II. The 3-D Recursive Search Block-Matcher

As we considered perfection of an advanced motion estimator most interesting, we applied the high quality method of [6]. This algorithm yields a quarter pixel accuracy and a close to true-motion vector field, relevant for scan rate conversion [4,5]. Furthermore, the efficiency of this algorithm is such that it is currently the only single chip true-motion estimator [7,8].

In block-matching motion estimation algorithms, a displacement vector is assigned to the center X of a block of pixels B(X) in the current field n by searching a similar block within a search area SA(X), also centered at X, but in the previous field n−1. The similar block has a center which is shifted with respect to X over the displacement vector D(X, n). To find D(X, n), a number of candidate vectors C are evaluated applying an error measure e(C, X, n) to quantify block similarity.

More formally, CSmax is defined as the set of candidate vectors C, describing all possible (usually integer) displacements with respect to X within the search area SA(X) in the previous image:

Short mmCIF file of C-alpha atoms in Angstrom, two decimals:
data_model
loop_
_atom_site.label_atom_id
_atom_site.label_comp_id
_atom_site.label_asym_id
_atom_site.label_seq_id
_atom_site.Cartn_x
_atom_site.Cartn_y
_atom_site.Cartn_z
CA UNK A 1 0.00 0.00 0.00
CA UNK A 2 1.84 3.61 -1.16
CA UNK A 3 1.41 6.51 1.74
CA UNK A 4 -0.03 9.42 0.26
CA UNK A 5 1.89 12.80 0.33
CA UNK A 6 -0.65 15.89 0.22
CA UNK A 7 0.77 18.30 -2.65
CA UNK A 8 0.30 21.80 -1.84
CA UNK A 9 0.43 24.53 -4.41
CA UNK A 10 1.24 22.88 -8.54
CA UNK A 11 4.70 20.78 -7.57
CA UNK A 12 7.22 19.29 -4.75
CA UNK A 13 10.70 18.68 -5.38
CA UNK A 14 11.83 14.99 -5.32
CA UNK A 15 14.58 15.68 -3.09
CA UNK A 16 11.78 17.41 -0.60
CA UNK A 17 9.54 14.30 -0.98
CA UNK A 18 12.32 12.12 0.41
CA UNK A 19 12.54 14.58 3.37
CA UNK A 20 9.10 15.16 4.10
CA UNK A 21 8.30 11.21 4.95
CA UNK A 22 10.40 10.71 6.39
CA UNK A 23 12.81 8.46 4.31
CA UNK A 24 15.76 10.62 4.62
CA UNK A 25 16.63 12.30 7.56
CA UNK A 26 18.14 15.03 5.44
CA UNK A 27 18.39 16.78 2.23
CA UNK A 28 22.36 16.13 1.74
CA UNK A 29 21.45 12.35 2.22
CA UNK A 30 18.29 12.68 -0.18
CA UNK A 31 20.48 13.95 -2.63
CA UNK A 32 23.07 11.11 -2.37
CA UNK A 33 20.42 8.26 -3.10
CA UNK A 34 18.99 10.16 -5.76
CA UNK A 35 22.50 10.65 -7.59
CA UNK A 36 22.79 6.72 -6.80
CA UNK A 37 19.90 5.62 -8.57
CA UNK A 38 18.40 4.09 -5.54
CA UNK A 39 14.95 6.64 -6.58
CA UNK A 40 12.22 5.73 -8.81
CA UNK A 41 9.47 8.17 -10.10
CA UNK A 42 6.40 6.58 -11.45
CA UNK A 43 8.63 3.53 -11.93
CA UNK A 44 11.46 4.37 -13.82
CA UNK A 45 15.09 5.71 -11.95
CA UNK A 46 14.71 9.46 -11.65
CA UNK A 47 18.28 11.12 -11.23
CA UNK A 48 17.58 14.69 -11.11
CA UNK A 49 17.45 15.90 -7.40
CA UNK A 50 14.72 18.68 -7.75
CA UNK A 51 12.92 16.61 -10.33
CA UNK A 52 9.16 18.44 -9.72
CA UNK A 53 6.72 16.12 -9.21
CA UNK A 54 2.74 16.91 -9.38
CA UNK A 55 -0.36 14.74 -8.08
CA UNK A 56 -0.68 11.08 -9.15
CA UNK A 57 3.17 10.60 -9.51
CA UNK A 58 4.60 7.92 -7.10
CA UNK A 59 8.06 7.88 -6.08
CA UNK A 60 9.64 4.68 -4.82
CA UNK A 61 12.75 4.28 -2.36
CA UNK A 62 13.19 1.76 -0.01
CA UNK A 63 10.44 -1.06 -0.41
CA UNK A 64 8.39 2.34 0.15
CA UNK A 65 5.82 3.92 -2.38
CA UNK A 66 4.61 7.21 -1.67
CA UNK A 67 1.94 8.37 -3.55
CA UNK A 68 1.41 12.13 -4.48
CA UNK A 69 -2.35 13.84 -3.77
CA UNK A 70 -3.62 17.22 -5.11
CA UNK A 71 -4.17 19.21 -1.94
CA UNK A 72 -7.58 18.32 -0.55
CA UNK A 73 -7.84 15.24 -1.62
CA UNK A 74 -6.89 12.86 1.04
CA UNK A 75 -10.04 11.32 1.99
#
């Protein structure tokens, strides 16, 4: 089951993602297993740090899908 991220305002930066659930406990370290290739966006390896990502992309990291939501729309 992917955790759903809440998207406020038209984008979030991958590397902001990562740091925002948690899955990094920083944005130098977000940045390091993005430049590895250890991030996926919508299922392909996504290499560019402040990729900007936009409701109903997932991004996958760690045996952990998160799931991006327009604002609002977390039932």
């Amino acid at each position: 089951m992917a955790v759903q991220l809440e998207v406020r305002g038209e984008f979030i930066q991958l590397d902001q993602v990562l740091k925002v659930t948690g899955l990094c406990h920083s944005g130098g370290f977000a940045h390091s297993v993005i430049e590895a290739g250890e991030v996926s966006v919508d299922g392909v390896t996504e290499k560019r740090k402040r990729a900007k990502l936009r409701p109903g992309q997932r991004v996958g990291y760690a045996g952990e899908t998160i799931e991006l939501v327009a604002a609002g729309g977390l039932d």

CSmax={C|−N≦Cx≦+N, −M≦Cy≦+M}  (1)

where N and M are constants limiting SA(X). Furthermore, a block B(X) centered at X and of size X by Y consisting of pixel positions x in the present field n, is now considered:

B(X)={x|Xx−X/2≦x≦Xx+X/2ΛXy−Y/2≦y≦Xy+Y/2}  (2)

The displacement vector D(X, n) resulting from the block-matching process, is a candidate vector C which yields the minimum value of an error function e(C, X, n):

D(X, n)ε{CεCSmax|e(C, X, n)≦e(F, X, n)∀FεCSmax}  (3)

If, which is the common case, the vector D(x, n) with the smallest matching error is assigned to all pixel positions x in the block B(X):

∀xεB(X):

 D(x, n)ε{CεCSmax|e(C, X, n)≦e(F, X, n)∀FεCSmax}  (4)